Thanks Cameron, that worked perfectly. So if I want to run a terminal
command like the following which I want to use to strip the parens from
an output file with a perl expression, is it a similar exercise of
opening the file stripping the parens and closing?
Yes and no.
First up, you’re better off doing this directly in Python anyway.
$ perl -p -i -e s/[’()]//g /Users/sean/python/data/emps.dat <---- cmd line
Second. This uses the -i option, which does in-place editing of the
1: Do you really need to do that?
2: If you’re doing in-place editing, is there any output? And the stdin=
thing will not work for in-place editing. (a) it opens the file read
only and (b) the perl command won’t be given the filename, so it
cannotrewrite the file.
Finally, the command above is where
subprocess.run shines. If you were
doing this as a shell command (which i think your line above is, you
need to quote the shell-special characters. By using the argument list
approach this is simpler:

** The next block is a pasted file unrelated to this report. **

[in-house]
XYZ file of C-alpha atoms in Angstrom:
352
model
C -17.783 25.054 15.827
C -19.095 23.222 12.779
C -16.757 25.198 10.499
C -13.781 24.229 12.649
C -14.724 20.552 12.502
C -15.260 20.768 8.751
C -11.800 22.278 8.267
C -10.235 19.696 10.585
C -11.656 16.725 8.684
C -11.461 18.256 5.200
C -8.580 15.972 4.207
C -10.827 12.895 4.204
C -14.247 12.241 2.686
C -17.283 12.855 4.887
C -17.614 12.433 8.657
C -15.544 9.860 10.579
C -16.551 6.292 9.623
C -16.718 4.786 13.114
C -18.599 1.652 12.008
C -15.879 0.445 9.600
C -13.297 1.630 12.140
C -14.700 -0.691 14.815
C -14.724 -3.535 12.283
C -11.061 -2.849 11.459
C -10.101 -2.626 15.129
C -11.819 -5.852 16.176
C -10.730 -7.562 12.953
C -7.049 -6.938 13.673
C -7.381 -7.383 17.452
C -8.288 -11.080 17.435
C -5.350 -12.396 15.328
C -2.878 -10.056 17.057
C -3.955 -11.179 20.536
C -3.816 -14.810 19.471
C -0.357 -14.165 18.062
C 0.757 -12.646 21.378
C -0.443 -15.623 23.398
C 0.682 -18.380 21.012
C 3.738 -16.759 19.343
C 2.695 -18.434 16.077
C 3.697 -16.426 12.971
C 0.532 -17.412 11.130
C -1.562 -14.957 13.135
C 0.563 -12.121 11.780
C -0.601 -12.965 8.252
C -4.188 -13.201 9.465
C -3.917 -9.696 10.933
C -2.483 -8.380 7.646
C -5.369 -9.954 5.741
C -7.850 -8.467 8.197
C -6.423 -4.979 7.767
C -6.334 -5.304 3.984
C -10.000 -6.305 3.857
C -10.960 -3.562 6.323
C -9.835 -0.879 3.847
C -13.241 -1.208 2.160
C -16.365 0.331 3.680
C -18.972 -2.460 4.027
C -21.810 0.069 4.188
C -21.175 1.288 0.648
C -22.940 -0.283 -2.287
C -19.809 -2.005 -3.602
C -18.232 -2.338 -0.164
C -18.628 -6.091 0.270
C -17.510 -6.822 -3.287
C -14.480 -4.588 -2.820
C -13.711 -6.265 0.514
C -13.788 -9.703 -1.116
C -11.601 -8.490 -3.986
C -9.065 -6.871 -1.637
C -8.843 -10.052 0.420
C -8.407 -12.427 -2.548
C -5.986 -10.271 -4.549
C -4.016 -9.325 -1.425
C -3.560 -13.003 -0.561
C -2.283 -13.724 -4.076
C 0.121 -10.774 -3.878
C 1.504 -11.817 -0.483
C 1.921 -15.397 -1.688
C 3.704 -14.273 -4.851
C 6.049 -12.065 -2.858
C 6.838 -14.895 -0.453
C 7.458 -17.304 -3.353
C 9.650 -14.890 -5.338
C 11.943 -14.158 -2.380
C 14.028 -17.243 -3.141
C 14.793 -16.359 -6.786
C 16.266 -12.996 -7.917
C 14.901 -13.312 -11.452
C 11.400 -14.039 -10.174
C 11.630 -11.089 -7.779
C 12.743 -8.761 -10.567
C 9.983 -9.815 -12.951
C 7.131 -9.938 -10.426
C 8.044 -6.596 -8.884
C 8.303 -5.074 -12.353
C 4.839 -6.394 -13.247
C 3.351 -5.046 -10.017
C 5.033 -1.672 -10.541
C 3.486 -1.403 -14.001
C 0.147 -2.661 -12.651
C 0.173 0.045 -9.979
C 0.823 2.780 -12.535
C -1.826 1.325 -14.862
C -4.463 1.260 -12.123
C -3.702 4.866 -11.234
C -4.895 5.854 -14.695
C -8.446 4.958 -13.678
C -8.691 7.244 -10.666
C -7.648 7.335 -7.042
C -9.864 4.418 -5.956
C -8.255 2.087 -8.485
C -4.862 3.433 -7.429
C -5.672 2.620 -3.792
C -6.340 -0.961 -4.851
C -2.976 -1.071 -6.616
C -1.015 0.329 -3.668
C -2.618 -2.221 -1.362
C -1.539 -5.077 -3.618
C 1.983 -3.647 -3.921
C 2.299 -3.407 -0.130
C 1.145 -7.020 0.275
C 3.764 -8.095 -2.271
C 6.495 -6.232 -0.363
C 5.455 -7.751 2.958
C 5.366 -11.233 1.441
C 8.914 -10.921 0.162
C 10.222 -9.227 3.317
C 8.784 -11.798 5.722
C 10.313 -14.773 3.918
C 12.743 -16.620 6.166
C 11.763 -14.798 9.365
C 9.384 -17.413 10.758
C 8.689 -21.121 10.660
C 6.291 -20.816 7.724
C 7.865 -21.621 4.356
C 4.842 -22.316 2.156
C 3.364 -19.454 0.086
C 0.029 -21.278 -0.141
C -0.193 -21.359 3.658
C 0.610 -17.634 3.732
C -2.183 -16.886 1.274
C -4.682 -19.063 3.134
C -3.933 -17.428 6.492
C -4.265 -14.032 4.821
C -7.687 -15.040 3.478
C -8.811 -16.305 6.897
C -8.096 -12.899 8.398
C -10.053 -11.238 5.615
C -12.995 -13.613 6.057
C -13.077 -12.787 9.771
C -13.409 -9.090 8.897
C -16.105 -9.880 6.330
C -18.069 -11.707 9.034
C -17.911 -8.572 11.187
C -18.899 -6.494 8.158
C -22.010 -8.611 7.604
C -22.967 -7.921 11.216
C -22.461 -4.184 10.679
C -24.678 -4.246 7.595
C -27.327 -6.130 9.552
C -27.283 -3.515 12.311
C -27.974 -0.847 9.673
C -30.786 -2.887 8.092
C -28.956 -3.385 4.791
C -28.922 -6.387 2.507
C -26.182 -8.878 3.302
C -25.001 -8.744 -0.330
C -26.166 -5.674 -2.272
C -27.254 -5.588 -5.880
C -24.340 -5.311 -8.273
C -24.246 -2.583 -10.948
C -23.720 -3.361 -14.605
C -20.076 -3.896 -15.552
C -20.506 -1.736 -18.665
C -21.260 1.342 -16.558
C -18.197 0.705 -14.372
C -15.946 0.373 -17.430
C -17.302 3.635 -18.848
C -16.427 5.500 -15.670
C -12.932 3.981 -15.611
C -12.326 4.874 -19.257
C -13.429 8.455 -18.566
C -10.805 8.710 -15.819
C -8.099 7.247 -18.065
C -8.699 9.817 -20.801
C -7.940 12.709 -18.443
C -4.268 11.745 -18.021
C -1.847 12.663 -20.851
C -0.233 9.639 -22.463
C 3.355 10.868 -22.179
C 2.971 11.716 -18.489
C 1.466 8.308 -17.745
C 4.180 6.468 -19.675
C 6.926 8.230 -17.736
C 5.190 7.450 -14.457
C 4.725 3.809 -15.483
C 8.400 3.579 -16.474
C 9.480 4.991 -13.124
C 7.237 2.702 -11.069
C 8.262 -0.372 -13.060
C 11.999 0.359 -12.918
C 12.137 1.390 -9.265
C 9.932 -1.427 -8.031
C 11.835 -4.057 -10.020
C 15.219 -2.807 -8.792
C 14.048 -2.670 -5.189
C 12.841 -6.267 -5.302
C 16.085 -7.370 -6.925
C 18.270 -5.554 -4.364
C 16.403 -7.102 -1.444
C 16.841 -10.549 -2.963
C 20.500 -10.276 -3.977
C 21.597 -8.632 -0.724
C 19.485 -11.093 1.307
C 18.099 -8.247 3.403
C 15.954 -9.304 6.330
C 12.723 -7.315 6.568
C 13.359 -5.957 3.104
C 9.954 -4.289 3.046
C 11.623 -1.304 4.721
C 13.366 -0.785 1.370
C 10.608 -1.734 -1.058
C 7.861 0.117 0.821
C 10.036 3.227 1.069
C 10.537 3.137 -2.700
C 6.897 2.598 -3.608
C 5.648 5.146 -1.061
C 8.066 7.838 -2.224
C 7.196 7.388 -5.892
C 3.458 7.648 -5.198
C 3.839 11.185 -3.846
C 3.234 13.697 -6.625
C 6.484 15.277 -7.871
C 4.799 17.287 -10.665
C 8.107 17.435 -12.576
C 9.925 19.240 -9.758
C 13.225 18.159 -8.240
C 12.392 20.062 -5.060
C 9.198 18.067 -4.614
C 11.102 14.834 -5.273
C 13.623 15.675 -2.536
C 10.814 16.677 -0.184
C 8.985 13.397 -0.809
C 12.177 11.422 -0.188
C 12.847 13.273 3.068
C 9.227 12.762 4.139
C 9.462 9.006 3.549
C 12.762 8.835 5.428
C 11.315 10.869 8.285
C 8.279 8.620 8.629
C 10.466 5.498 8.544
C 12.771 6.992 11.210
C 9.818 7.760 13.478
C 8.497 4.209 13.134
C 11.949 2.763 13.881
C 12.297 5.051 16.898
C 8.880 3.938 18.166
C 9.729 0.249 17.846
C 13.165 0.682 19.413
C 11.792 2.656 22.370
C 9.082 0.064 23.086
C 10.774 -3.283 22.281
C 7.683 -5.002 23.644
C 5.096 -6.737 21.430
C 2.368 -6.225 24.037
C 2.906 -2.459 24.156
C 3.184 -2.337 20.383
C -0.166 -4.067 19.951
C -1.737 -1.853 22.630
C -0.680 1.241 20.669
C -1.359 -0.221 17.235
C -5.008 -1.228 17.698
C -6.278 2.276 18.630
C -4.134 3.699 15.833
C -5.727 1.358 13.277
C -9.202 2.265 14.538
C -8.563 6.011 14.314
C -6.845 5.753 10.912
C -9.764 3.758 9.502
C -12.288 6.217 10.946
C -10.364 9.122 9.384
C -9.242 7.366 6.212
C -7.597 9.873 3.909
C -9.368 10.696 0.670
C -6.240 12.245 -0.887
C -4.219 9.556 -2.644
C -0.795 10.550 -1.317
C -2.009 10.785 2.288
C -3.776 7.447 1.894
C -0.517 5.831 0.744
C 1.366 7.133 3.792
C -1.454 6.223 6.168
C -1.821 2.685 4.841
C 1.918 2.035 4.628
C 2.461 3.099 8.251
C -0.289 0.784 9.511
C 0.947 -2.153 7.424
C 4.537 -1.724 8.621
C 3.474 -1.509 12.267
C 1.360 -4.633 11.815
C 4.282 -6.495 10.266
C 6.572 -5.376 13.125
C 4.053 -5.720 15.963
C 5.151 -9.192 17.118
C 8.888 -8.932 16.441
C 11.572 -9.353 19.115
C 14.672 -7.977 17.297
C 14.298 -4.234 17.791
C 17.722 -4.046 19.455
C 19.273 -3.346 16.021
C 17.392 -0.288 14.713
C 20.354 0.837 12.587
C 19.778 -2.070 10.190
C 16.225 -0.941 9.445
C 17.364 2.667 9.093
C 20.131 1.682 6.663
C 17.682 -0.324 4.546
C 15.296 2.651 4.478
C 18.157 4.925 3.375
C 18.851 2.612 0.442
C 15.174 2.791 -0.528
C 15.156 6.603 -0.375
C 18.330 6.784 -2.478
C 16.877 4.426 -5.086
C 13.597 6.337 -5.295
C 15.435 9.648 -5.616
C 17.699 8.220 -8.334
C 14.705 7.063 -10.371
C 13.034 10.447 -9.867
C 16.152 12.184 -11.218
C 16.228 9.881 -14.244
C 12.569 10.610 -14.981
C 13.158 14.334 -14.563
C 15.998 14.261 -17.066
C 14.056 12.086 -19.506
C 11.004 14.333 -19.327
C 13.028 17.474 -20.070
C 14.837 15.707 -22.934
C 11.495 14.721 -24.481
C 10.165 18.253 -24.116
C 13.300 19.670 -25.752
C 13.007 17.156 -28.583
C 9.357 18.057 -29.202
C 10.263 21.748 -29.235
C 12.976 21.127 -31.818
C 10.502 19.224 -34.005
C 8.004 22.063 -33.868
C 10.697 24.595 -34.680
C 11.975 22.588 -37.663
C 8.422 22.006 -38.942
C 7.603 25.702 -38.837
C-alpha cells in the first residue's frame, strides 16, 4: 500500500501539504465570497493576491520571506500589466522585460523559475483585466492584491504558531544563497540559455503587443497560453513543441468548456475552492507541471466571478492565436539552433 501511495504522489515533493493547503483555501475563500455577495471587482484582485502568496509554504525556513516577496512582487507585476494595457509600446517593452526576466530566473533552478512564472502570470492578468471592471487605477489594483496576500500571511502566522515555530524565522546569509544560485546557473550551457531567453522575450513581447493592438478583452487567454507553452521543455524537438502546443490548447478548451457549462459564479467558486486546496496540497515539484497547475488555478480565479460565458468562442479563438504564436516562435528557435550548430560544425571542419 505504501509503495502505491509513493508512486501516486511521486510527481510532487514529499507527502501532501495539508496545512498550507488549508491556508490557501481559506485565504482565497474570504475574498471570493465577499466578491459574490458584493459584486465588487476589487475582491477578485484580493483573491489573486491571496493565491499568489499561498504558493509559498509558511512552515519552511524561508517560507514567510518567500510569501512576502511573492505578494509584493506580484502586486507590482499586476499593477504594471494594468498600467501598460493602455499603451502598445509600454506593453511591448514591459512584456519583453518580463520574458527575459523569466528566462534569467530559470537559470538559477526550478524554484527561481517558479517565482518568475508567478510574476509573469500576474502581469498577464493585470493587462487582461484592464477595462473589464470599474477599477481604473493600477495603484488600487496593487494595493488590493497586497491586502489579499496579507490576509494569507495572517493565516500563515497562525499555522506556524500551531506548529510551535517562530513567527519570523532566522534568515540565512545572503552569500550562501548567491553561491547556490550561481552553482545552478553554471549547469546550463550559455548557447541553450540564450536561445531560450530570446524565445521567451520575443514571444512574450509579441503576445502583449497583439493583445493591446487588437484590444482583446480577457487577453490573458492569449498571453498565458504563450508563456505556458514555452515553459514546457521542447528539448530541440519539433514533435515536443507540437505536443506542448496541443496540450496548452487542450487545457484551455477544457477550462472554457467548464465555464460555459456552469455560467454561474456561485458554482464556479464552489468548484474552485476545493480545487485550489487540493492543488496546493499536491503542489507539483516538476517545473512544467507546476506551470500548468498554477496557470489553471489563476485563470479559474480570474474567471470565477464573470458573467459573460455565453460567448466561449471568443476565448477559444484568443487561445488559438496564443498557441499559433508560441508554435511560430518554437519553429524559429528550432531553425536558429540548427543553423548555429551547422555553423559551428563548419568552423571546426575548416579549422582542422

subprocess.run([ 'perl', '-p', '-i', '-e', "s/['()]g" ], ......)
Notice using double quotes to avoid any need to escape the embedded
(1621, ‘Mami’, ‘Nishi’)
Shouldn’t the perl above strip the single quotes as well? Also, it would
strip brackets inside the string, which may not be what you want.
You’re better off writing something more targetted, though the
targetting depends on how much you’re sure of in the line format.
with open('/Users/sean/python/data/emps.dat') as f:
for line in f:
line = line.strip().lstrip('(').rstrip(')')
You can be more precise (and more verbose) if necessary. Notice there’s
no regexp gunk in the code above, too.
Cameron Simpson email@example.com